|The start of the 2016-2017 curriculum map.|
As I create this experience in conjunction with my team and naturalists from Massachusetts Audubon at Drumlin Farm, I am realizing the importance of the following elements when it comes to quality learning/teaching programs
- Time for planning
- Interdisciplinary connections.
- Time to acquire the needed supplies and materials.
- Time for student/teacher reading, research, and study.
The curriculum map when done well provides a terrific guide for meaningful, engaging study. Our team will work with this map over summer to create a quality program for our fifth grade students. As we study the map, we'll be mindful of the following priorities:
- Embedding content, concept, and skill standards into meaningful, rich, and often interdisciplinary units of study.
- Teaching learning-to-learn skills/attitudes such as collaboration skills and self-advocacy.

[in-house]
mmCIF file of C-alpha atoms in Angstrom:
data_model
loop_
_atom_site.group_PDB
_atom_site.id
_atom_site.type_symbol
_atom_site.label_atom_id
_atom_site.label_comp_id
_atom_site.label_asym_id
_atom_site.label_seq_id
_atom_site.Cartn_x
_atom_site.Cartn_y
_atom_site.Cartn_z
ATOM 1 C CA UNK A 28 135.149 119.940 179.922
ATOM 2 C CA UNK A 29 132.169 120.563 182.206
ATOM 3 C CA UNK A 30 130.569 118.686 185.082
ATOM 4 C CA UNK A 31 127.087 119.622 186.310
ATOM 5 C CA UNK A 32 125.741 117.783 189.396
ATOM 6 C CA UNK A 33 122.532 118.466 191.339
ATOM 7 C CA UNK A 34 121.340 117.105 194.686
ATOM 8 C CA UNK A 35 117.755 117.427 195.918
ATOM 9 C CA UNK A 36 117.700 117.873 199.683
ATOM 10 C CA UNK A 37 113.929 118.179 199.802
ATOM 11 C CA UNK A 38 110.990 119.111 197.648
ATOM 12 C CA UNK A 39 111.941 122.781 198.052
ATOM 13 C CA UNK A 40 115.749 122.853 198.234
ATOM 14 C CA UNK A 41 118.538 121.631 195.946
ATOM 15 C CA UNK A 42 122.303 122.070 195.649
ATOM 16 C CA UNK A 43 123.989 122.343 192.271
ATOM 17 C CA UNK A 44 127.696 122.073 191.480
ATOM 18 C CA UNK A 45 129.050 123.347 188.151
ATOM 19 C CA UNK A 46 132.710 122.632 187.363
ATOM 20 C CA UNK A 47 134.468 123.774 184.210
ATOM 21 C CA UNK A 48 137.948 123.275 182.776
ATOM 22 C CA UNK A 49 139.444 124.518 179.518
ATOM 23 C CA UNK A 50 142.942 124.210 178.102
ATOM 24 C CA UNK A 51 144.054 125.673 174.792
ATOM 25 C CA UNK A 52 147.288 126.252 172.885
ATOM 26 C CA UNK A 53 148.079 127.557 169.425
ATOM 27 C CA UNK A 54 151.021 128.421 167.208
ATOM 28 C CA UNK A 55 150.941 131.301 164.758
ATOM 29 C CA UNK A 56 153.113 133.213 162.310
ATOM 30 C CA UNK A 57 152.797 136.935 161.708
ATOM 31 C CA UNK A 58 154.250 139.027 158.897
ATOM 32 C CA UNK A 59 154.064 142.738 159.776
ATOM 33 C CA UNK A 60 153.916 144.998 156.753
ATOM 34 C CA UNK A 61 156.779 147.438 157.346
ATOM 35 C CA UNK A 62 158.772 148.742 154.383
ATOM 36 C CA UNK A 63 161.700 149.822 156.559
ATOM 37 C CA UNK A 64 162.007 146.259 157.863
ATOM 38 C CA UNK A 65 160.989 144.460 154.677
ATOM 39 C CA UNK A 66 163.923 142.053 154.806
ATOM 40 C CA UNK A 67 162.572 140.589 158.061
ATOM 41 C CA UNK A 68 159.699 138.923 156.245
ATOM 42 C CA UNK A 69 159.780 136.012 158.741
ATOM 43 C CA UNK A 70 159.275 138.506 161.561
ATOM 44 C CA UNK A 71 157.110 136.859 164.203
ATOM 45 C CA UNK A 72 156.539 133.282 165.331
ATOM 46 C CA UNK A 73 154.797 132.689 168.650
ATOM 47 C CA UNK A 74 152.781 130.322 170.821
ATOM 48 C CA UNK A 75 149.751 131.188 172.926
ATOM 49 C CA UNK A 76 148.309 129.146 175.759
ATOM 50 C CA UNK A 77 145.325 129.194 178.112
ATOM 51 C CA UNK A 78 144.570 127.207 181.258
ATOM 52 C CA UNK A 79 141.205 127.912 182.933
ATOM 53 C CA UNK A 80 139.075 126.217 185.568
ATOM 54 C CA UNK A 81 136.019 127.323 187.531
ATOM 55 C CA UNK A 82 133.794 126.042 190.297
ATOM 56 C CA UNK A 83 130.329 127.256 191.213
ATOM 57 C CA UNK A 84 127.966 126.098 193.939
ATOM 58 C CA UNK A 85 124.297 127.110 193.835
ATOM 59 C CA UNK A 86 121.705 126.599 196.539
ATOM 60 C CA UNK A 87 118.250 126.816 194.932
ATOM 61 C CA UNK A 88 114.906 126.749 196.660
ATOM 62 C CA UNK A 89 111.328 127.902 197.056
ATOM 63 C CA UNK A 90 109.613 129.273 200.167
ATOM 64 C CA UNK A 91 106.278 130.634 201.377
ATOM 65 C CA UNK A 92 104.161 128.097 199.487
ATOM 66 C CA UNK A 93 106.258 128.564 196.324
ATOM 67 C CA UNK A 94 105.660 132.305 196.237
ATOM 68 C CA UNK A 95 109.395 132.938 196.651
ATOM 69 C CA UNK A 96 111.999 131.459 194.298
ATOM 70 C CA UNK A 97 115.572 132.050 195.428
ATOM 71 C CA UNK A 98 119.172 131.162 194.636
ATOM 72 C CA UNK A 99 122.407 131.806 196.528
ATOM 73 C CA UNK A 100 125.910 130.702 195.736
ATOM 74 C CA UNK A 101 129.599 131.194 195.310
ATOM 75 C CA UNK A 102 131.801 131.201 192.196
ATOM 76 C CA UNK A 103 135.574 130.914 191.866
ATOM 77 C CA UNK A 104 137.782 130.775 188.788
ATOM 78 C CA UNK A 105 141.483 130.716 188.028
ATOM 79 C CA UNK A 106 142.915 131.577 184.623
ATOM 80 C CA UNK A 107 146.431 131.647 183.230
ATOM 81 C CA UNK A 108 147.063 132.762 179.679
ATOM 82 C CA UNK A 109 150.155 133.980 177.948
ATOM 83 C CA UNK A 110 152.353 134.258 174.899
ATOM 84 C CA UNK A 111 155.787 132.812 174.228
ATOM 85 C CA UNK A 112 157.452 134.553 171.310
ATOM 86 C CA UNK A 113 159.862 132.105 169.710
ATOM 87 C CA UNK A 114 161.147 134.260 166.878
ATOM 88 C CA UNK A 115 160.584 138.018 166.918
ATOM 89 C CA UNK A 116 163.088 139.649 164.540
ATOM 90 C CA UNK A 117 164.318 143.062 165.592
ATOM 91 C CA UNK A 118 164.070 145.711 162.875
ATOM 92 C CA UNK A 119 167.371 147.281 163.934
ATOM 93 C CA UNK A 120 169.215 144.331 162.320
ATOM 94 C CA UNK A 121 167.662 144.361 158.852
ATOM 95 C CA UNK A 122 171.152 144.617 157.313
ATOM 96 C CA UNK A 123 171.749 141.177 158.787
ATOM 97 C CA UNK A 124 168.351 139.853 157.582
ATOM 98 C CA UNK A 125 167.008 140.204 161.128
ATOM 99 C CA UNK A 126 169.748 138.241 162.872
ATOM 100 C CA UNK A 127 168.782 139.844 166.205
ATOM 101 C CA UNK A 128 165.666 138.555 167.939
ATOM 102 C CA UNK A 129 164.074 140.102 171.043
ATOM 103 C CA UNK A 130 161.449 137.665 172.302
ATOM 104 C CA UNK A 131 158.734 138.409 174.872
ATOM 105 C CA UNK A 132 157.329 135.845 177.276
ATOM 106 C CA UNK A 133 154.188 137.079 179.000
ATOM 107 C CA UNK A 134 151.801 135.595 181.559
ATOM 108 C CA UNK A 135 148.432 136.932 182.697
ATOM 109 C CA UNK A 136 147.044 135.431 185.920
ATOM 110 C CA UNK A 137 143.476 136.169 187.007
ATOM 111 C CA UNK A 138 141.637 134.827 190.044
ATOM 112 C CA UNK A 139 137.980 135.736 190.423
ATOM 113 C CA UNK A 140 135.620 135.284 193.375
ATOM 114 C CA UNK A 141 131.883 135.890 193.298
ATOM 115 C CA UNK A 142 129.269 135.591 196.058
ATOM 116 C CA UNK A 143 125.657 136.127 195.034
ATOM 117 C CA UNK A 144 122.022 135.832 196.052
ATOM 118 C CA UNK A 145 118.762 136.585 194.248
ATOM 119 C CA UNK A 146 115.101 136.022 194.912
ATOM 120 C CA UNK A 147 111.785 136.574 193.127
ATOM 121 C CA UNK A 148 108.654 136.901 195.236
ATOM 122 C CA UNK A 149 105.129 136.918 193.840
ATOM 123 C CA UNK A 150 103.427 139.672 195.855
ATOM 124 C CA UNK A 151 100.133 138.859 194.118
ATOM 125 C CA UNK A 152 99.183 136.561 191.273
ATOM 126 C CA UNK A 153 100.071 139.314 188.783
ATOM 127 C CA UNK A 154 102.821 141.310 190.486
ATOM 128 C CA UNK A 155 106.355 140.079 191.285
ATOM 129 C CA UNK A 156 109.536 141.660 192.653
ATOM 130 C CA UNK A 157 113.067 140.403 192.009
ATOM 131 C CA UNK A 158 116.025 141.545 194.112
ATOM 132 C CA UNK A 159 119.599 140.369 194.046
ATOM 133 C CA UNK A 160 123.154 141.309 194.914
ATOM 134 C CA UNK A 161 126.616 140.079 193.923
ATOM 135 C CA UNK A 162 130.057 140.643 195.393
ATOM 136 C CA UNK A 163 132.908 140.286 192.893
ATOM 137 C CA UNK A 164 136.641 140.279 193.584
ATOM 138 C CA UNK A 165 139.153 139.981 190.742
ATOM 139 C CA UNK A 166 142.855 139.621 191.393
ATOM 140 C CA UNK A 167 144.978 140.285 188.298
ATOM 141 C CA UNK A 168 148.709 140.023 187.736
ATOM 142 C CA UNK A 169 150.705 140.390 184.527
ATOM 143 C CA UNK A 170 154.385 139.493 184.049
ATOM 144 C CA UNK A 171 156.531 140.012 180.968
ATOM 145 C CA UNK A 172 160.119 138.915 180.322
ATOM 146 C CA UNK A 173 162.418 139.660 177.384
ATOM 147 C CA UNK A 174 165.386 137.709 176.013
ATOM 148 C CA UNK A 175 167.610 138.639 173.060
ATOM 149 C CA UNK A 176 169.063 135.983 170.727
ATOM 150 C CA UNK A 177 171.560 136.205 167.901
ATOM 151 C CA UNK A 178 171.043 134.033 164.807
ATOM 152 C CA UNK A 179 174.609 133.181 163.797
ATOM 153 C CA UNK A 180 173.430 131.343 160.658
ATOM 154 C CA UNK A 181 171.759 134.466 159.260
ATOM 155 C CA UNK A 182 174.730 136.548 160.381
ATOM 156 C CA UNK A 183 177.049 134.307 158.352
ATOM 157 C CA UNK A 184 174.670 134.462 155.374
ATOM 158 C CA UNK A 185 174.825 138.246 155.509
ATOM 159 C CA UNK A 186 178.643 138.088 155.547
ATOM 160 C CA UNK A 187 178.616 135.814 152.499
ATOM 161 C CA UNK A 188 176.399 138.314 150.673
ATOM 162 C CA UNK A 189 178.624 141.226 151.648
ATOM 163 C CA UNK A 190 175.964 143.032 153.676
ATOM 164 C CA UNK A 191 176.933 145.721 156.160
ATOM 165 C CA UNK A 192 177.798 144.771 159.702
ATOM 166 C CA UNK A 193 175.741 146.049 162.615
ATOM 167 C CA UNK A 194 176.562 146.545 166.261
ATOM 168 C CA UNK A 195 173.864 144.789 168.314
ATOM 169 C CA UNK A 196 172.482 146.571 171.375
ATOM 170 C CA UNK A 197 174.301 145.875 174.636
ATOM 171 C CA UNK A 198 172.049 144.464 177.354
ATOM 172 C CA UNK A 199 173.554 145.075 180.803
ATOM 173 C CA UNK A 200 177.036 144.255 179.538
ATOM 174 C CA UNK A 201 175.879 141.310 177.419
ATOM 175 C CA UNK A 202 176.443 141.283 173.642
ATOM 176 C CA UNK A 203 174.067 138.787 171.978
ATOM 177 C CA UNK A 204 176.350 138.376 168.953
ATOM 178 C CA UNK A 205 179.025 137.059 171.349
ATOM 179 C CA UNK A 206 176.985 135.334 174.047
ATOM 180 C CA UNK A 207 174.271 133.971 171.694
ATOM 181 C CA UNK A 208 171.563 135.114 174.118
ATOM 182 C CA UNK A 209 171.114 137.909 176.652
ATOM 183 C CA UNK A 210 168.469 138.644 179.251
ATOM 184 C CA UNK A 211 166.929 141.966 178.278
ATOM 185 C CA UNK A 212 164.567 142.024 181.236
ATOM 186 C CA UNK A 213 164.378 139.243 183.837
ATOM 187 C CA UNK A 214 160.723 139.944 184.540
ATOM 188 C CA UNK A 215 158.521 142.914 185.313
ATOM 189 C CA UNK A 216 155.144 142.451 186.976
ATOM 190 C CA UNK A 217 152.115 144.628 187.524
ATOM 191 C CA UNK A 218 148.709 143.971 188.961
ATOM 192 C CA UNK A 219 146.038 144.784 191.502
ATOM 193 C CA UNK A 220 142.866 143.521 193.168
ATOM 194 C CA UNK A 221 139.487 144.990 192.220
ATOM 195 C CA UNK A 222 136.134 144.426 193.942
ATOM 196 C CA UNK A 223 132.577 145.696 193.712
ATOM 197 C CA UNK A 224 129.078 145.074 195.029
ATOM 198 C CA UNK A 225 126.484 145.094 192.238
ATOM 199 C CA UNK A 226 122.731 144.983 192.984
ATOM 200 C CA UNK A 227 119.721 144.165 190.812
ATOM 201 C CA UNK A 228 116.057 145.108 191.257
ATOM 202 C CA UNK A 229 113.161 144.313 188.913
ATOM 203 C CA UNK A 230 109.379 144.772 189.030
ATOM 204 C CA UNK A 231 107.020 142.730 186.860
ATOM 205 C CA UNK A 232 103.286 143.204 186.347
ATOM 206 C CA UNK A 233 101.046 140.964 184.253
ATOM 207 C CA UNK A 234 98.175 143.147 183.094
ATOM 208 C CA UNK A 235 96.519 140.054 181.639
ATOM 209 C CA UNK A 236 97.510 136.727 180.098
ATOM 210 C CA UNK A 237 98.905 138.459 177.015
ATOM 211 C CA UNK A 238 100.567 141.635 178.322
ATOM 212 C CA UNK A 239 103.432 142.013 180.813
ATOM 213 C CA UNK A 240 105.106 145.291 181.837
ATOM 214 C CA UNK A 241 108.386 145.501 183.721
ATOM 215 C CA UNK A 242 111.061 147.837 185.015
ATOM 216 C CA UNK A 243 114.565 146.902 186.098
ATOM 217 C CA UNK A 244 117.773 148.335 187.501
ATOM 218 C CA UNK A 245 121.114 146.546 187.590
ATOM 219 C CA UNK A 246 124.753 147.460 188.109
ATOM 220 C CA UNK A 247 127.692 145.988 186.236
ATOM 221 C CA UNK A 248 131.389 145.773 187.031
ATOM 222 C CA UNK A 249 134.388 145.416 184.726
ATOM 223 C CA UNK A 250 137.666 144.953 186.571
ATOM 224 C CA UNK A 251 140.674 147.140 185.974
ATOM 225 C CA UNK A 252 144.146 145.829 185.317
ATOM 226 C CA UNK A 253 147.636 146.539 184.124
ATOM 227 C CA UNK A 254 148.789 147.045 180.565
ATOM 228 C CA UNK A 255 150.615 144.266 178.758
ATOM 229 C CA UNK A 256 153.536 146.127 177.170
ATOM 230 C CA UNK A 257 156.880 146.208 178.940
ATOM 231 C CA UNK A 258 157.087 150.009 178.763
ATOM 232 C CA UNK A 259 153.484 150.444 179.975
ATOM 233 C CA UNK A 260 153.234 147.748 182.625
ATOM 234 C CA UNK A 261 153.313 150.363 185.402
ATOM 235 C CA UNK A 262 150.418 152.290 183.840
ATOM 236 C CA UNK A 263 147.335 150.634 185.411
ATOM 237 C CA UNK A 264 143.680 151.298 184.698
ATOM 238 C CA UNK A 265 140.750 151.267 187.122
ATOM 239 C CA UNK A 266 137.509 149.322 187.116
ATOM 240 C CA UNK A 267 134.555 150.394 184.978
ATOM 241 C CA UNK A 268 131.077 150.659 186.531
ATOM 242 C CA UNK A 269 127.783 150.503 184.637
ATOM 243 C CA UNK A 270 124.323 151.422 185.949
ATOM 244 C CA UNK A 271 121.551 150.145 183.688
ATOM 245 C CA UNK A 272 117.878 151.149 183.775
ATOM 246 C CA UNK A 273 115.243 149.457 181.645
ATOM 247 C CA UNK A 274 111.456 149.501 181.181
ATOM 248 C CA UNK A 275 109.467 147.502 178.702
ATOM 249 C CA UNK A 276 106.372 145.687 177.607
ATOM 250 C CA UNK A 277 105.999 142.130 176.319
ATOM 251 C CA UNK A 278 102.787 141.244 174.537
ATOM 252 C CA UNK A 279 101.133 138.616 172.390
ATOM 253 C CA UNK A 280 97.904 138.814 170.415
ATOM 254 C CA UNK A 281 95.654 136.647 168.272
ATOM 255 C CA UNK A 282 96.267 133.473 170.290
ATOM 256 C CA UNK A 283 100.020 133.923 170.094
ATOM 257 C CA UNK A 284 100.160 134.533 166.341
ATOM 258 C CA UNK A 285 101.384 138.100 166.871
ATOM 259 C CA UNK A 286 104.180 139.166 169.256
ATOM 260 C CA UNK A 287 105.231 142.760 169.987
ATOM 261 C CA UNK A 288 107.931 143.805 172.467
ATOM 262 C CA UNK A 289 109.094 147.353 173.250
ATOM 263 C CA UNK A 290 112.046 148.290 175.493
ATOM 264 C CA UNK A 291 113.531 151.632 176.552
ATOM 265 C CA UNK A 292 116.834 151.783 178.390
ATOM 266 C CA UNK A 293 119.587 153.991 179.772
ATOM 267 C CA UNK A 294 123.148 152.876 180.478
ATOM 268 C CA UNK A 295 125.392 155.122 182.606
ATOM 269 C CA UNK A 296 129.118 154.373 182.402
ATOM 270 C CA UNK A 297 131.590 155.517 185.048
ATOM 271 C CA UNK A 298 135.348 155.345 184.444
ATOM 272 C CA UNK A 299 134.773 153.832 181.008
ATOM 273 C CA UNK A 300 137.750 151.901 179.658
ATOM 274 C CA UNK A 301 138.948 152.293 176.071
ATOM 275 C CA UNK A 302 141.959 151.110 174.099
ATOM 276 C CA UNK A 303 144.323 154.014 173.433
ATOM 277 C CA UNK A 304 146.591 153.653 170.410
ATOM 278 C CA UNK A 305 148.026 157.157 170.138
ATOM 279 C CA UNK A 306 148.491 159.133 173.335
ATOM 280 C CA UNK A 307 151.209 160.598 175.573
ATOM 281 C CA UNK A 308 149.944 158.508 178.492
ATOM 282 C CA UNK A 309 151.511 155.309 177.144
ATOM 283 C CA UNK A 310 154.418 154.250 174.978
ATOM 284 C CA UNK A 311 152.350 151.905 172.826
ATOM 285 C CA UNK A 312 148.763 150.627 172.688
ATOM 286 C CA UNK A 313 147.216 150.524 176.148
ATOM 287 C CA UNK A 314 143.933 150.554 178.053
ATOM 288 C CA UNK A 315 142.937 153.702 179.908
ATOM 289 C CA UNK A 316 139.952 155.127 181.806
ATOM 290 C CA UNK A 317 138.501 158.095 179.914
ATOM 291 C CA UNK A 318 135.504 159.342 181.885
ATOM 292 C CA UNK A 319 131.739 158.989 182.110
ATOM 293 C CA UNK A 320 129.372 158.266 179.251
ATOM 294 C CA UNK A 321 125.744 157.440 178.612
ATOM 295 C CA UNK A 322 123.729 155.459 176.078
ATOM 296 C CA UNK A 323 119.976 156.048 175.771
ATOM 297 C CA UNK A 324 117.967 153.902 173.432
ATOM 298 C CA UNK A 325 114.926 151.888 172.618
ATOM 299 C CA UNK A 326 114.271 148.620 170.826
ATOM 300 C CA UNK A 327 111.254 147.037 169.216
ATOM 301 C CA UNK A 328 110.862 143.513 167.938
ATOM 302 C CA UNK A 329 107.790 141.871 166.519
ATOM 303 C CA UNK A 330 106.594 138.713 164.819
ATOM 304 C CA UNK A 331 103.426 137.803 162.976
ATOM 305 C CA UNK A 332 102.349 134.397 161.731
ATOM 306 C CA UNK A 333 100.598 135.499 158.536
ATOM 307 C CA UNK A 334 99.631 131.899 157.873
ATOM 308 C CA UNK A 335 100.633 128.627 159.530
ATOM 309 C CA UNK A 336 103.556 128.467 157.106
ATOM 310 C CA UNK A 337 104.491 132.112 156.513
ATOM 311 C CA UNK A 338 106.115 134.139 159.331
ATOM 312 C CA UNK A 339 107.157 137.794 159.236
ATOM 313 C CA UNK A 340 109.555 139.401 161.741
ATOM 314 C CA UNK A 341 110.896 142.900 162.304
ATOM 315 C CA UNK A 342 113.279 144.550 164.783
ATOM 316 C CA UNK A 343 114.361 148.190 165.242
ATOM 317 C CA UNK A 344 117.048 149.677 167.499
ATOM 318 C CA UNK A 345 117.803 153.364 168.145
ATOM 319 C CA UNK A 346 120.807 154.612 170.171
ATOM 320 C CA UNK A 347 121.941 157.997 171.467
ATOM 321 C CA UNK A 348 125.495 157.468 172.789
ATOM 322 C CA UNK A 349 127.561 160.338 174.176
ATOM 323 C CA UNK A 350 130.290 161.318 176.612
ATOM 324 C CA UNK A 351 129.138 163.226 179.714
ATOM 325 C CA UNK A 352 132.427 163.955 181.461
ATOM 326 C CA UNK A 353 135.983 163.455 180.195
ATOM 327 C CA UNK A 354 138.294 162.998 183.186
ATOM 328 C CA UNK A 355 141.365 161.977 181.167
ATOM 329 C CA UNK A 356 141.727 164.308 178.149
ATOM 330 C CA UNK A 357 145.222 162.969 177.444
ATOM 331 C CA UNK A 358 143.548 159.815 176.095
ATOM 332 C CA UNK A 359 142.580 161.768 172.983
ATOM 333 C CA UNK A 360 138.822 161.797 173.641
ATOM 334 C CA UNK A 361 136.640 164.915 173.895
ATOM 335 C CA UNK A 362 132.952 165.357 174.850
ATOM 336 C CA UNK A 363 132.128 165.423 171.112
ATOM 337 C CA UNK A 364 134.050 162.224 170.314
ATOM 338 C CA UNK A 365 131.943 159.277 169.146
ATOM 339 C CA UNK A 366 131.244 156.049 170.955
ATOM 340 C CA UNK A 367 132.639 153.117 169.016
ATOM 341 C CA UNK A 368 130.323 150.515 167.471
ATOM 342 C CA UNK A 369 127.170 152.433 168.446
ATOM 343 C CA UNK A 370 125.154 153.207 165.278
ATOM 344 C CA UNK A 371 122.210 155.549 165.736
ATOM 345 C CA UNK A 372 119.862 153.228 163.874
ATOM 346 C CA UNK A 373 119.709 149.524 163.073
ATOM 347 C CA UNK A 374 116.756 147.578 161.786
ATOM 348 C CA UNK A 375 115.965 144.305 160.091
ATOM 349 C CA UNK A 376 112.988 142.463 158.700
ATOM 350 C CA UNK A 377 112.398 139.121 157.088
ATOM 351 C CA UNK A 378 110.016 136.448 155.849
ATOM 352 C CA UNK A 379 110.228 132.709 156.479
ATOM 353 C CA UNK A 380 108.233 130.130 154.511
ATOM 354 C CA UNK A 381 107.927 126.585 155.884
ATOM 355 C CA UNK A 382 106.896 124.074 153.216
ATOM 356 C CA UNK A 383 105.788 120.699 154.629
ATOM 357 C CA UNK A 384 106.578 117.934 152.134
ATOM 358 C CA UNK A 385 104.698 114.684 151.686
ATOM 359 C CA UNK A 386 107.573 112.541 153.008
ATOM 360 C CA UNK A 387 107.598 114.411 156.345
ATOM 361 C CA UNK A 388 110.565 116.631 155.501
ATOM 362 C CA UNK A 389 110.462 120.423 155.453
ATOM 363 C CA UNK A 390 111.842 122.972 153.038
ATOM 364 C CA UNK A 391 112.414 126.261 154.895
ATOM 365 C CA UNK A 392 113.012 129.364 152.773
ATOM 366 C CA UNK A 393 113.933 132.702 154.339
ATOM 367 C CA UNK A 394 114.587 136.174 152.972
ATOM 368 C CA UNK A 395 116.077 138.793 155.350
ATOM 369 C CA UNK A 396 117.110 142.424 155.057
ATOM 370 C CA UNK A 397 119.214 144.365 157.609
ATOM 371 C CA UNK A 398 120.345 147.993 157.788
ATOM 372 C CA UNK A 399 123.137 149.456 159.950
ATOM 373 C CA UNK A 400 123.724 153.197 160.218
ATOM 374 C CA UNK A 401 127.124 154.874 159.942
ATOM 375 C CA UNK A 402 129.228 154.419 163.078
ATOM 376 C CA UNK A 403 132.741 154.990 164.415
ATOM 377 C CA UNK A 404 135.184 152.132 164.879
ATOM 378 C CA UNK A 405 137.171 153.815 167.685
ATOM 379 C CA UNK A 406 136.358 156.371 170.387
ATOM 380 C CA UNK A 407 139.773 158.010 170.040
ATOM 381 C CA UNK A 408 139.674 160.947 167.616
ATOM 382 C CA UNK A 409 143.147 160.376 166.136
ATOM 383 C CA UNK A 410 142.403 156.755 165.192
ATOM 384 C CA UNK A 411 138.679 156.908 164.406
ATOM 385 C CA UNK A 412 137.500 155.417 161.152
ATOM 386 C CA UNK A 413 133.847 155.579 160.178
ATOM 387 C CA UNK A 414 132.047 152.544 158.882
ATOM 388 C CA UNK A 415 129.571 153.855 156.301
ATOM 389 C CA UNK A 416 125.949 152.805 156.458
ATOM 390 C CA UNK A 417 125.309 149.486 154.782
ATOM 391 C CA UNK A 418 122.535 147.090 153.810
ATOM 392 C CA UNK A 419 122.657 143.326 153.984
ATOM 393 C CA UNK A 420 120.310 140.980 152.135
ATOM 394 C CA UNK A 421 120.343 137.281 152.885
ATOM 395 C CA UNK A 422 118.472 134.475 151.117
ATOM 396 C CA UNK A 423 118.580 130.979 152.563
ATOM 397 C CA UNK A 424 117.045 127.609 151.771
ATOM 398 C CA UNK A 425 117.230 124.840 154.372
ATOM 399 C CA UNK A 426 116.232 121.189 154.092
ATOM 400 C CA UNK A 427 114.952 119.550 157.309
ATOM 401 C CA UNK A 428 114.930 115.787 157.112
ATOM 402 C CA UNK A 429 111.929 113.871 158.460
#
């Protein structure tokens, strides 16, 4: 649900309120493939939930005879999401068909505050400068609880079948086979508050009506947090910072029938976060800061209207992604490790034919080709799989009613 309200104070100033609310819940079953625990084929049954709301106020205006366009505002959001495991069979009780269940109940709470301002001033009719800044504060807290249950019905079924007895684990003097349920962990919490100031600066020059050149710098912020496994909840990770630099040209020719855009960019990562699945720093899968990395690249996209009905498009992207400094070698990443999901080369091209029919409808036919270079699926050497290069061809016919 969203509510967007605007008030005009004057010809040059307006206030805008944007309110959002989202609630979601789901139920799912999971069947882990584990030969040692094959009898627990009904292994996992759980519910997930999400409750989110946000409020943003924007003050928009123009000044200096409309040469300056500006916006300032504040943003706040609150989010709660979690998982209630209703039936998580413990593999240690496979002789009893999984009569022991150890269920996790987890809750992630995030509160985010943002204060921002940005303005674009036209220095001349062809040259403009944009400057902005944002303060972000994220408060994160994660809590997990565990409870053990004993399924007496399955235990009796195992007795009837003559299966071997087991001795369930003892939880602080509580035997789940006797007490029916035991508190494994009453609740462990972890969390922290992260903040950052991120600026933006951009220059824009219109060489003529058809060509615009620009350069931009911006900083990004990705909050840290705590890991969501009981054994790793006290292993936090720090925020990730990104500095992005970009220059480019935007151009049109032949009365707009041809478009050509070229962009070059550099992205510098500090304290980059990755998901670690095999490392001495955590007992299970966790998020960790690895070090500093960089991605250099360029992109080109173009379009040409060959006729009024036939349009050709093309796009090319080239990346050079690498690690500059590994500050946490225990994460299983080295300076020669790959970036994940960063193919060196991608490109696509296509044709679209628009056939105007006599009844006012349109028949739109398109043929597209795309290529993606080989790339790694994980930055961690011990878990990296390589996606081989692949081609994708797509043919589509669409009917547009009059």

- Developing strong teams and relationships within and amongst teams.
- Successful signature projects and events such as the fifth grade play, biography project, STEAM study, and more.
- A steady, purposeful pattern that include lots of learning, practice, assessment, and reflection related to basic reading, writing, and math skills, knowledge, and concepts.
How do you create your curriculum map? Who works with you with regard to this process? How do you ensure that the learning your map is enriching and meaningful to the students you teach?
I look forward to this activity with my team. This was our first year with a three-classroom shared teaching model. The model was very successful and now we intend to grow it with even greater strength and depth for the year ahead.